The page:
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Wednesday, March 2, 2011

WikiLeaks: How the Cola war was won in Libya

An unpublished US diplomatic cable obtained by WikiLeaks tells the previously undisclosed story of how an American corporate powerhouse -- the $35-billion Coca-Cola Co. -- got caught up in a fierce fraternal dispute between two of Libyan leader Muammar Gaddafi's sons.
The contretemps among the freres Gaddafi over a local bottling plant escalated into a heavily armed confrontation resembling a Hollywood gangster film, as a classified 2006 US cable put it.
"You know the movie 'The Godfather'? We've been living it for the last few months," a businessman involved in the dispute was quoted in the cable as telling an official from the US diplomatic mission in Tripoli.
The cable, which was made available to Reuters by a third party, centers on a bottling plant in Tripoli that was shut down for three months. It had been seized by troops loyal to Mutassim Gaddafi, a son of Muammar, who at the time was feuding with one of his brothers, Mohammed. (Another State Department cable suggests a third Gaddafi son, Saadi -- better known as the family's professional soccer player -- may also have been involved in the squabble, though no details of his role are given.)
Eventually, the American diplomatic mission in Tripoli, known then as the US Liaison Office, sent a firm protest to the Libyan government. The document states that around the same time, Mohammed Gaddafi, possibly under pressure from his sister Aisha, a family peacemaker, apparently agreed that shares owned by the Libyan Olympic Committee, which he led, would be sold to a third party.
Shortly afterward, the cable says, Mutassim's men left the Coke plant, ending the family standoff, but not before employees of the plant received threats of bodily harm and a Gaddafi cousin was stuffed in the trunk of a car.

The Coca-Cola confrontation is among numerous tales about endless squabbling within the Gaddafi clan recounted in State Department cables. Among other things, the incident underlines the difficulties faced by foreign companies operating in Libya even after the US and United Nations began to scale back sanctions following Muammar Gaddafi's decision in late 2003 to abandon his nuclear weapons program.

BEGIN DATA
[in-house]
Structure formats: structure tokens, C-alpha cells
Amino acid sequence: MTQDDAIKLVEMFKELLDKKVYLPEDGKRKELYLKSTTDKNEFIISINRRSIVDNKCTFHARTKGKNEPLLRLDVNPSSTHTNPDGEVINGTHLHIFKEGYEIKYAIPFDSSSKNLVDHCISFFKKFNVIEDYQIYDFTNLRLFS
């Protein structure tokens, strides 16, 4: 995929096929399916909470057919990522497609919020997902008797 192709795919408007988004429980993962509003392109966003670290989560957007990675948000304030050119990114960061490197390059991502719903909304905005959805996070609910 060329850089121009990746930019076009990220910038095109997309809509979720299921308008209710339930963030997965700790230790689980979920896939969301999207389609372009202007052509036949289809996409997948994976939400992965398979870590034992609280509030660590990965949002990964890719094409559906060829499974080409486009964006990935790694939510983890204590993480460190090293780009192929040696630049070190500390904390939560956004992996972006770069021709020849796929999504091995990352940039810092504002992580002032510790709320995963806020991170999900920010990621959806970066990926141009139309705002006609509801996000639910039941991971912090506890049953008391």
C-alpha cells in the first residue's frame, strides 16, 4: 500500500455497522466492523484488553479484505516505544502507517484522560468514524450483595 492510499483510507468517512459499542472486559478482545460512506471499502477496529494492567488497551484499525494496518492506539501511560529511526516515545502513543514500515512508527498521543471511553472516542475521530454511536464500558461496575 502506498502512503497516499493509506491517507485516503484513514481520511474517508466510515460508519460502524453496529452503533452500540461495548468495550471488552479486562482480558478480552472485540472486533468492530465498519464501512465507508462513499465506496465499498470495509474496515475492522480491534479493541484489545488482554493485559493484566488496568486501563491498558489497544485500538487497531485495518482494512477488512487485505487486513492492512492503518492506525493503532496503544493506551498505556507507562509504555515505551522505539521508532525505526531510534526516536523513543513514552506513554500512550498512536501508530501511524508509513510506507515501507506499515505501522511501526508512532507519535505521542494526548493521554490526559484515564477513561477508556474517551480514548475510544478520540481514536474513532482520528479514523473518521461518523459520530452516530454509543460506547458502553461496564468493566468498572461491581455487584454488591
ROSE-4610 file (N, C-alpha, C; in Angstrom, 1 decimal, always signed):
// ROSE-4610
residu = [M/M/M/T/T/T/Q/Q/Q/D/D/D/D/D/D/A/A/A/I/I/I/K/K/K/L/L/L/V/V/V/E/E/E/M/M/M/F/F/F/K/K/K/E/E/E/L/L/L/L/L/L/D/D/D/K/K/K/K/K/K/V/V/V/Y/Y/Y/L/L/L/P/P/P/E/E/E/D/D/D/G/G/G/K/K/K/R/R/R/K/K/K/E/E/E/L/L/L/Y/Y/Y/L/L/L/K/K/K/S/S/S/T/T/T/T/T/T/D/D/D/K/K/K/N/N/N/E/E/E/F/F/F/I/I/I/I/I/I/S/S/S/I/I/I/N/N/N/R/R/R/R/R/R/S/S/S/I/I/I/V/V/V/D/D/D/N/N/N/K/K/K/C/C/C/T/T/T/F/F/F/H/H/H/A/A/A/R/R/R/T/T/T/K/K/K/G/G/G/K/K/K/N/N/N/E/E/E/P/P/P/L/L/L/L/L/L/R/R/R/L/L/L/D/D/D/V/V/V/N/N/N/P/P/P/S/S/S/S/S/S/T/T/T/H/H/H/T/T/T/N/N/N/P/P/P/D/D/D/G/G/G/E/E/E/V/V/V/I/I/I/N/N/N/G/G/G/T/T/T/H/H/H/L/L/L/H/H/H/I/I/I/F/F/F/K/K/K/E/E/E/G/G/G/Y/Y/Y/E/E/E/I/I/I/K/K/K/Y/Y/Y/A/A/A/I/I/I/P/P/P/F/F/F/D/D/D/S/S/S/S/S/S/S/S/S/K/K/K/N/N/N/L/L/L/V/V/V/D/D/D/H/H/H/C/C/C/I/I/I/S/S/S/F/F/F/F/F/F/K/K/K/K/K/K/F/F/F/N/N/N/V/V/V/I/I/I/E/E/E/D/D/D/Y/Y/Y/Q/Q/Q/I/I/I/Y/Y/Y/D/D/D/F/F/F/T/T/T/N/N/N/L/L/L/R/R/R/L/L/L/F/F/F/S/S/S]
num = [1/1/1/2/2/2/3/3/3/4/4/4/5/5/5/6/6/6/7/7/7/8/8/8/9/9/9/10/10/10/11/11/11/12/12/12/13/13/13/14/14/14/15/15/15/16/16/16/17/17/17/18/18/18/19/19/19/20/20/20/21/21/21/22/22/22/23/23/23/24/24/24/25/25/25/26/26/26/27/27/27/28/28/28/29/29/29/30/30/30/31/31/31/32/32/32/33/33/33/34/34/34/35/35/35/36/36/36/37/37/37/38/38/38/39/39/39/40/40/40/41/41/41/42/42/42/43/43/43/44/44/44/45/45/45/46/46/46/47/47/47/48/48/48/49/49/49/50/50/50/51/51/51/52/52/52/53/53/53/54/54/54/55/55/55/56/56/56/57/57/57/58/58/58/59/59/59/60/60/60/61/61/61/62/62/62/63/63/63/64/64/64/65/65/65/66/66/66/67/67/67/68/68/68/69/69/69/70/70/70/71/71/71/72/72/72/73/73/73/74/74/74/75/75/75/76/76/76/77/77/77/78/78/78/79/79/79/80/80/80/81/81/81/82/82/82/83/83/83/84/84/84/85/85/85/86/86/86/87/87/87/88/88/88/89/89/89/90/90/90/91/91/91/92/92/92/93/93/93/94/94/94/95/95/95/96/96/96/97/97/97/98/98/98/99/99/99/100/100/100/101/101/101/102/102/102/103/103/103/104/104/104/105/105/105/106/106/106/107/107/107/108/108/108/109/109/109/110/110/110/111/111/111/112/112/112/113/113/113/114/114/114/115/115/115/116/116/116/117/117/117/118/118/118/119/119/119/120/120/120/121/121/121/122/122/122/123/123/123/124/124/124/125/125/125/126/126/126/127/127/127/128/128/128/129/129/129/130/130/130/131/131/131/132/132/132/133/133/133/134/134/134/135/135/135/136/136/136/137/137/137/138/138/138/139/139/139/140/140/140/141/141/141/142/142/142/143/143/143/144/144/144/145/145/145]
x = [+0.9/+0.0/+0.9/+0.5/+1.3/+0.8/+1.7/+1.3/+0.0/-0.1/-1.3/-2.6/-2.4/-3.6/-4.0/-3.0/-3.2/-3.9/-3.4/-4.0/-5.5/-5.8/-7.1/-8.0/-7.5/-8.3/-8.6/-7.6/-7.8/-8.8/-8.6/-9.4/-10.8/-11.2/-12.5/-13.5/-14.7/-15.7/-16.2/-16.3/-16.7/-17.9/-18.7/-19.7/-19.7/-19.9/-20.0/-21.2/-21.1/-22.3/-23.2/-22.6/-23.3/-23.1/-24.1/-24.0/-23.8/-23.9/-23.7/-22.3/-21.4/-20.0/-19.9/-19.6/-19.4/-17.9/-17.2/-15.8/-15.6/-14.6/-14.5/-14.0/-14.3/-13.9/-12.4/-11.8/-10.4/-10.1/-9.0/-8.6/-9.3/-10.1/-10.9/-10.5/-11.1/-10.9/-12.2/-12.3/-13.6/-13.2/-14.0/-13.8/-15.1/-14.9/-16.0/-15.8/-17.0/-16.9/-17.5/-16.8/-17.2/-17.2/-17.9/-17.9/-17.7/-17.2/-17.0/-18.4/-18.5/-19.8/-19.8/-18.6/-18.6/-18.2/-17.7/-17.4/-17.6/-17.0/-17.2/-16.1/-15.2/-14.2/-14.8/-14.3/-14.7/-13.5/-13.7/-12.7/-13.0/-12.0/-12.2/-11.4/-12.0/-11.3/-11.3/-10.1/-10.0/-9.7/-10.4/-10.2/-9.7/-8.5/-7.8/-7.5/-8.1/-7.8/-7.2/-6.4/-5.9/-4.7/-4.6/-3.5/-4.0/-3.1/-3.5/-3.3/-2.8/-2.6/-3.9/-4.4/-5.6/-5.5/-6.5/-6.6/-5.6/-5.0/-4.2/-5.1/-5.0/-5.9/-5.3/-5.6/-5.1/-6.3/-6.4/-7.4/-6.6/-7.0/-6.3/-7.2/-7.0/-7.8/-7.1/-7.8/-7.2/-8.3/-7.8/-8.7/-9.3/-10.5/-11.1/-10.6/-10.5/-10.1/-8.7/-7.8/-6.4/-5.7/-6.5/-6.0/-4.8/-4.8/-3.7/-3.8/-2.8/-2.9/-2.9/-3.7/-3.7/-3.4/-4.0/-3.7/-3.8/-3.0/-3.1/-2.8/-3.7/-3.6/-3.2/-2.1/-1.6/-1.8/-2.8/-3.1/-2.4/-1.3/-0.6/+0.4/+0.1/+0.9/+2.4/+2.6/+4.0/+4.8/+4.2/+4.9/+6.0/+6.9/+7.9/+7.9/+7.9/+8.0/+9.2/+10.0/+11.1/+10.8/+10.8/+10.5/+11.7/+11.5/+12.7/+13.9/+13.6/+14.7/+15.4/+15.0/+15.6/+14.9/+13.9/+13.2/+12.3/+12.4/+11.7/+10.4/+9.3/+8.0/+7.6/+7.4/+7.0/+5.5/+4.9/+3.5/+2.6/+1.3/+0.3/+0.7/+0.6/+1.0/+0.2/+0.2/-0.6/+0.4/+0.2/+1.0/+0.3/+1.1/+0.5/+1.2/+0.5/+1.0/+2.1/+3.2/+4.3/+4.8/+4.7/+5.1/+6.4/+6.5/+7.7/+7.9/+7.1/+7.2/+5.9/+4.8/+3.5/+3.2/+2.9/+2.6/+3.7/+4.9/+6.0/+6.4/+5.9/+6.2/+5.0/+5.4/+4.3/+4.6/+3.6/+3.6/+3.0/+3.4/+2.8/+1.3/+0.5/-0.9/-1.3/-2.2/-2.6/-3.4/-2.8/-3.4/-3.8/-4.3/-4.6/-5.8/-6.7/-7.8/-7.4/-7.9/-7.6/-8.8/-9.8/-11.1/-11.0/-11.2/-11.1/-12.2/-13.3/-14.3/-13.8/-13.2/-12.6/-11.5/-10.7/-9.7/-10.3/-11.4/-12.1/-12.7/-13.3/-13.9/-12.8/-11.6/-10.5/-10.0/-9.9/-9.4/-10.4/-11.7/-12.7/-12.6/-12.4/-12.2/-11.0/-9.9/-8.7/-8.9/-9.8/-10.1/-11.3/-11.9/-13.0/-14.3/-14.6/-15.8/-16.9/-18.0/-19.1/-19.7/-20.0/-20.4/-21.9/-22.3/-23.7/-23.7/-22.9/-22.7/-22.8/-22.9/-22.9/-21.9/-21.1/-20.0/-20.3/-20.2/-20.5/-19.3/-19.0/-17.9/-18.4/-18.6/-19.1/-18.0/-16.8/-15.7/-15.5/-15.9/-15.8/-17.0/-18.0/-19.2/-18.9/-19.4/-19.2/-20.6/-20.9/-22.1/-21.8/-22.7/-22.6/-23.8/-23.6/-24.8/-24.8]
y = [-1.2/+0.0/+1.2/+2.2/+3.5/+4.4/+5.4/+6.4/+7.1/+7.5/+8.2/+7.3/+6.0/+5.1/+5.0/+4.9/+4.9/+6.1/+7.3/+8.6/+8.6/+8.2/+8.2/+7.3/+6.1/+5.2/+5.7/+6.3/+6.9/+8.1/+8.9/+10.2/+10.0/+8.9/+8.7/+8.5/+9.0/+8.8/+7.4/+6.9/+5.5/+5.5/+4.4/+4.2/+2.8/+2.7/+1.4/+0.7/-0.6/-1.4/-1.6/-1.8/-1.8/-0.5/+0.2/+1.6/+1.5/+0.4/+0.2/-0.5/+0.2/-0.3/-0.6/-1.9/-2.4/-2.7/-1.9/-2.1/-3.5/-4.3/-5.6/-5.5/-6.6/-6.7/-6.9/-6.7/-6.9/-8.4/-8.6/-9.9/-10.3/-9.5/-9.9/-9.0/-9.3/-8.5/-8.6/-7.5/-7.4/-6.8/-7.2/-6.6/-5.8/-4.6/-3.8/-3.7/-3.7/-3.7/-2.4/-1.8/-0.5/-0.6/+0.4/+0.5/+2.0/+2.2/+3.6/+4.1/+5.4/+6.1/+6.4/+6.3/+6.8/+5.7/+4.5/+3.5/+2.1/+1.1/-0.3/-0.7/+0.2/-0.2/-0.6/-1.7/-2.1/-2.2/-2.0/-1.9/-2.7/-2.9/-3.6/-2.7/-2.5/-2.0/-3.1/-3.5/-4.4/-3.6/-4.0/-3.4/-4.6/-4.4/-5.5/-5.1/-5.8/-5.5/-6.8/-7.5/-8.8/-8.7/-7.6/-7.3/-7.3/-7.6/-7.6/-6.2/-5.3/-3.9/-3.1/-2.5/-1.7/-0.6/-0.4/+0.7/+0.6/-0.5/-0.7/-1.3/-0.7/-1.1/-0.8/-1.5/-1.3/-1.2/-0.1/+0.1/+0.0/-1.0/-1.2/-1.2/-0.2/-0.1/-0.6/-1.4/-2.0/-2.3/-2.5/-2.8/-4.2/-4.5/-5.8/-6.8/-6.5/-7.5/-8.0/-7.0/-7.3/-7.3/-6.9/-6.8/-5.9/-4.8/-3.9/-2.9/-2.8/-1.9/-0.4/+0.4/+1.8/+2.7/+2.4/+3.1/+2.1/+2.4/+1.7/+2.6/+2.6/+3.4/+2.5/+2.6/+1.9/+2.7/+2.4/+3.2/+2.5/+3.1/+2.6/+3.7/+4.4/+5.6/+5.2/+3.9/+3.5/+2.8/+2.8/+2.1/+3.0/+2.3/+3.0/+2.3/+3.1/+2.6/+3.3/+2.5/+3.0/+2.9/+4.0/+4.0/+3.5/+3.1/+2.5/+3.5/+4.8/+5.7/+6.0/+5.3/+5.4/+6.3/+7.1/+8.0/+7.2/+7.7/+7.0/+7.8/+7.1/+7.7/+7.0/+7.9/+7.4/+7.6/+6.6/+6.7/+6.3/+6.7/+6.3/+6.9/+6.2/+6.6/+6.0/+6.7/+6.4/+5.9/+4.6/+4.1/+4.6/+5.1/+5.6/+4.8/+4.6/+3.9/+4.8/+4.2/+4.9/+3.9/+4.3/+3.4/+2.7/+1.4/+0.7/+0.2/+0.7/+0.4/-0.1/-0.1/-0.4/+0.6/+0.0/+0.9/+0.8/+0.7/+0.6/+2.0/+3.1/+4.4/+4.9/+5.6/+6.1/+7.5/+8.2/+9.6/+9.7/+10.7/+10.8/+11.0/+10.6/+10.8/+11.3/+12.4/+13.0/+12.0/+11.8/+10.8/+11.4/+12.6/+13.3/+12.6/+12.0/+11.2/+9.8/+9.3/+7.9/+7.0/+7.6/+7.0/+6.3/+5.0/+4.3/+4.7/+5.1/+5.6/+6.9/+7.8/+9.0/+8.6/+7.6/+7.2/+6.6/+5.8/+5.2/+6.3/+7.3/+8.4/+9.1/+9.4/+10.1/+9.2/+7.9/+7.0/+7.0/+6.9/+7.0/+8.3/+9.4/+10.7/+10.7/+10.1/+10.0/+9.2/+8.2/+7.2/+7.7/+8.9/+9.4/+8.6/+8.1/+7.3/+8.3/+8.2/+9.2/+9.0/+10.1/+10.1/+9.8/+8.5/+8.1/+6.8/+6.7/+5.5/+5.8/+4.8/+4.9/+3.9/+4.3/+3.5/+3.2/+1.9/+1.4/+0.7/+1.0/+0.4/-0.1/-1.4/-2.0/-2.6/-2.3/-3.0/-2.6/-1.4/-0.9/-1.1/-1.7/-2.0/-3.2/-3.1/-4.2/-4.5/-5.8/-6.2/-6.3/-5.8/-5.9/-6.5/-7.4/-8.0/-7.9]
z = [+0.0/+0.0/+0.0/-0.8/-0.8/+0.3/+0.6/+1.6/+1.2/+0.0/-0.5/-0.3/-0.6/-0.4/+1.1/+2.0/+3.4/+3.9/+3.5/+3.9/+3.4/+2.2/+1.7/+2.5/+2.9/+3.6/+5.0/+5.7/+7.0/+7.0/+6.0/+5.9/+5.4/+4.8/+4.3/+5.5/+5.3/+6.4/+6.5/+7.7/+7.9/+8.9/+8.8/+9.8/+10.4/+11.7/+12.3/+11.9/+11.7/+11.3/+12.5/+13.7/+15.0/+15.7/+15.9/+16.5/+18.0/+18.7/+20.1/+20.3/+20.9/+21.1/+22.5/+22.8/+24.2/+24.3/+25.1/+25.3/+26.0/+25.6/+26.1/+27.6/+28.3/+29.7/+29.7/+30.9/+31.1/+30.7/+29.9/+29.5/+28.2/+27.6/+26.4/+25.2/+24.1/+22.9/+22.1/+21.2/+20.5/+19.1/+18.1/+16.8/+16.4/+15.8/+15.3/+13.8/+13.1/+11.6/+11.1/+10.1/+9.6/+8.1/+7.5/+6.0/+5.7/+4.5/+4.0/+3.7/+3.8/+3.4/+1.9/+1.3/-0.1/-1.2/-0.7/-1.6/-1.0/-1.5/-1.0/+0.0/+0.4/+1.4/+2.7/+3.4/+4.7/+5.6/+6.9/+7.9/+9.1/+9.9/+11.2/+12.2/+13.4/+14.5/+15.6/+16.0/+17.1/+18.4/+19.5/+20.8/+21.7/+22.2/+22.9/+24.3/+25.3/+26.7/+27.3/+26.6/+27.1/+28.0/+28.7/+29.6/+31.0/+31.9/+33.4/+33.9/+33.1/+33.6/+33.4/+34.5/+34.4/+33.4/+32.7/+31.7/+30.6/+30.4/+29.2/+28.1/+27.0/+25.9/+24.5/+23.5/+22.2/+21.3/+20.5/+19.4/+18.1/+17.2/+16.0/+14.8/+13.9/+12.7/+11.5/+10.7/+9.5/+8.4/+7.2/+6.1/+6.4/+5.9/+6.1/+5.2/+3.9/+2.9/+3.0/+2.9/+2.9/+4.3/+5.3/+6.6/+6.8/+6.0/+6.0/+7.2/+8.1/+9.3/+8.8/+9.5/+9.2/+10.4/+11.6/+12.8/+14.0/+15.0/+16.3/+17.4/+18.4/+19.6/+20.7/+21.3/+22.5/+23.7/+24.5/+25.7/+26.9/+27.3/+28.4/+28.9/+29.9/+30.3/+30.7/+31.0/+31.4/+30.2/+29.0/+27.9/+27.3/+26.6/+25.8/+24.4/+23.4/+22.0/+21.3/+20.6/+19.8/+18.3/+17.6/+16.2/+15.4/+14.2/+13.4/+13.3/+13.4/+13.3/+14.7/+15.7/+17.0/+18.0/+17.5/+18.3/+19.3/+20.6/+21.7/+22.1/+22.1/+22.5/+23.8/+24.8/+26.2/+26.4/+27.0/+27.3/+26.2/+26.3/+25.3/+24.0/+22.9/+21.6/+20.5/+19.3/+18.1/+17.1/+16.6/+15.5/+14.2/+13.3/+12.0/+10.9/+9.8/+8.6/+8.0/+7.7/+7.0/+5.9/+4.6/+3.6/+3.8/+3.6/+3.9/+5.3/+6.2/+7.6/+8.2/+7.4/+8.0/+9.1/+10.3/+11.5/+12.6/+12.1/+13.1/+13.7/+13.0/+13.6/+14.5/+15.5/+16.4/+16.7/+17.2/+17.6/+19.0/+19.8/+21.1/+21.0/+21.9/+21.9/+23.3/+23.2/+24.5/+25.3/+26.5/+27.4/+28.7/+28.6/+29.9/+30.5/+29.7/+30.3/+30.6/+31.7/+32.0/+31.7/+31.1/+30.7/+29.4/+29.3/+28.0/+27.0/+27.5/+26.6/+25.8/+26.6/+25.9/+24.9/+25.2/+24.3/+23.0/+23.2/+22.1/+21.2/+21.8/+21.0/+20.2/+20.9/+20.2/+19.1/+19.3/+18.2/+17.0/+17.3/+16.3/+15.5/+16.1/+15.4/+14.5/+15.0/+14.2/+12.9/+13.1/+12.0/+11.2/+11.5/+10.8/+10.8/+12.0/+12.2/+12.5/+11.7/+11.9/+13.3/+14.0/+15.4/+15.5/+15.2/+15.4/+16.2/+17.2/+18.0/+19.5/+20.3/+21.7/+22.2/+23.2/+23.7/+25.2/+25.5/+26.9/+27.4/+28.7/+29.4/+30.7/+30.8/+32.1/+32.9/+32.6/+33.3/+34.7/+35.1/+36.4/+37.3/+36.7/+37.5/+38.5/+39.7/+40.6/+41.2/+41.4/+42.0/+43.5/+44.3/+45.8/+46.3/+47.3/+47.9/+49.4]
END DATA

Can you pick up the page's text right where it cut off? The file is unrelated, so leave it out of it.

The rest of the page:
A spokesman for Coca-Cola acknowledged there had been "some uncertainty" surrounding Coke distribution arrangements in Libya during the period described in the cable. But the problem was "resolved amicably" by the end of 2006, the spokesman said, and since then, Coca-Cola had been operating normally in Libya until the onset of the current unrest.
A spokesman for the State Department said: "We will decline to comment on any particular cable. The US has taken aggressive action in recent days to freeze the assets of the Gaddafi family. Thus far, more than $30 billion in assets have been blocked."

Back when Libya was isolated by economic sanctions, its Coca-Cola supply was limited to consignments of the beverage bottled at a plant in Tunisia and transported to Tripoli and Benghazi.
After US and international trade embargoes on Libya began to ease, the Tripoli plant was established. It was co-owned by what the cable describes as a British company called Ka'Mur -- whose name was a reference to two embargo-era Libyan soft-drinks -- and by the Libyan Olympic Committee, headed by Mohammed Gaddafi.
Immediately after this joint venture was set up, the State Department cable says, the embargo-era Libyan distributor of bottled Coke sued the group behind the newly-opened plant, alleging breach of contract. A complaint was also sent to Coca Cola International alleging that the bottling plant operators had "stolen the franchise" from the previous distributors, according to the cable. The bottling plant operators counter-sued.
Then, on December 28, 2005 -- two weeks after the Tripoli plant began turning out locally-bottled batches of Coke -- "two military cars carrying armed personnel without clear identification illegally broke into the facility, asked the employees to leave the premises and shut down the plant," according to an account of the incident a businessman gave to US diplomats.
The US mission in Libya learned from other sources that the troops were loyal to Mutassim Gaddafi, who, after the Coca-Cola dispute was resolved, was named Libya's national security adviser.
According to the State Department cable, Mutassim bore a grudge against his brother because he had "taken over" the embargo-era domestic soft-drink business in the late 1990s when Mutassim had been exiled to Egypt for "insubordination" against their father. (Another cable says the "rumor" was that Mutassim had been linked to a coup attempt.)

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